It seems the TARDIS missed its 2019 landing mark.
Ahead of the season finale on Sunday, the BBC formally announced Doctor Who will return for a 12th Season. Sadly for fans, that season will not debut until 2020.
The series, which now stars Jodie Whittaker as The Doctor, Tosin Cole as Ryan, Mandip Gill as Yaz and Bradley Walsh as Graham, reinvented itself in the 11th season by featuring the first female Doctor and abandoning many of the modern series tropes in favor of standalone adventures. The changes to the format worked with the series posting favorable ratings in the US. BBC America, now listed as co-producer of the series, must be thrilled with the show’s performance even as it must accept the year-long pause.
Unlike American television, which has a more rigid season structure, British programs are commissioned and released in a more fluid way. While the Classic Series traditionally ran on Saturdays in the winter, it was known to shifts nights, start dates and even airtimes over its 26-year history. The New Series began as dependable Spring Saturday night staple, but began moving around the calendar in 2009; when a BBC budget shortfall delayed the fifth season in favor of four specials doled out across the year. Since then, Doctor Who‘s production and transmission schedule has varied wildly with season 7 split across two years and large hiatus between seasons 9, 10, their Christmas episodes, and Season 11.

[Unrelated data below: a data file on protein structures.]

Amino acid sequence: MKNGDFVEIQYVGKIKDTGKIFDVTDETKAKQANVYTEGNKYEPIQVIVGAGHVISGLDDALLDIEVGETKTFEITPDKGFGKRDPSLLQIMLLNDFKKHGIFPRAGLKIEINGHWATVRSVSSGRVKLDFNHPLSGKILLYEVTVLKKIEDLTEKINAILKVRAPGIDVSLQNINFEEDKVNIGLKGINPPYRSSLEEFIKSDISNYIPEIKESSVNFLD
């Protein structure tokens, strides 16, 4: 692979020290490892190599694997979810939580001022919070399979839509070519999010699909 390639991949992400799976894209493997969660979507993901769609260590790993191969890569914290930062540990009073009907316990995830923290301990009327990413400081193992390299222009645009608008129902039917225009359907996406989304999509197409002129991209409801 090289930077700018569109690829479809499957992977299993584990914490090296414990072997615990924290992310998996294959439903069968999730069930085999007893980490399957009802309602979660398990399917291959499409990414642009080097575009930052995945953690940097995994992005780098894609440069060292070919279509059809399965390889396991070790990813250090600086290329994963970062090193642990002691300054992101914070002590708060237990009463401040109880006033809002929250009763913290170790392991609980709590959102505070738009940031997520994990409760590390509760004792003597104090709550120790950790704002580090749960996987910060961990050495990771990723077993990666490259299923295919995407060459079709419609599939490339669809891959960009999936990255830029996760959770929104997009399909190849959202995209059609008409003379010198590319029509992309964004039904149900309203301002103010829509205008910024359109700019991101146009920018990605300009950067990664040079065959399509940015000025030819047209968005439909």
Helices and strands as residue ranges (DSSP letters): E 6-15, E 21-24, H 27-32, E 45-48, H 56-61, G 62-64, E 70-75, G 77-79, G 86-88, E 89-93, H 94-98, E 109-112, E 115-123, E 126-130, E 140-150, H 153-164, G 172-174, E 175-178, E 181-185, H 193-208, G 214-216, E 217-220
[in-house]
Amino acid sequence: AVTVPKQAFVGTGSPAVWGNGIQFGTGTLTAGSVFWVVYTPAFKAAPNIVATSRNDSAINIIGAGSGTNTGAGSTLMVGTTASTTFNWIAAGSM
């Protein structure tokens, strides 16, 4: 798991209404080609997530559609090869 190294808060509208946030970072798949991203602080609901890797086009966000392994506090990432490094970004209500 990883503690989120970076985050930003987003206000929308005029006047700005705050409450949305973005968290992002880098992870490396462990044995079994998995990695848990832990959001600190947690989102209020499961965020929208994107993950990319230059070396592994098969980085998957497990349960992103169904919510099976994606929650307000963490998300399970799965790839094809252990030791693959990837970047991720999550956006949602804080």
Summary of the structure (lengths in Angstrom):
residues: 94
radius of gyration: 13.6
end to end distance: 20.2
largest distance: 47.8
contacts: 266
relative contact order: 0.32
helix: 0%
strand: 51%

For long time fans, confirmation the series will eventually return is always good news. The show was put on a hiatus after its 1989 season and would remain so for 14 years. That gap, now called the Wilderness Years, saw the one-off Doctor Who TV movie and a lot of wishful thinking until the 2005 revival was announced. As a result, fans will also accept the delay after some initial gnashing of teeth.
In the meantime, Doctor Who will appear once in 2019 for the New Year’s Day special, “Resolution” on January 1st, 2019.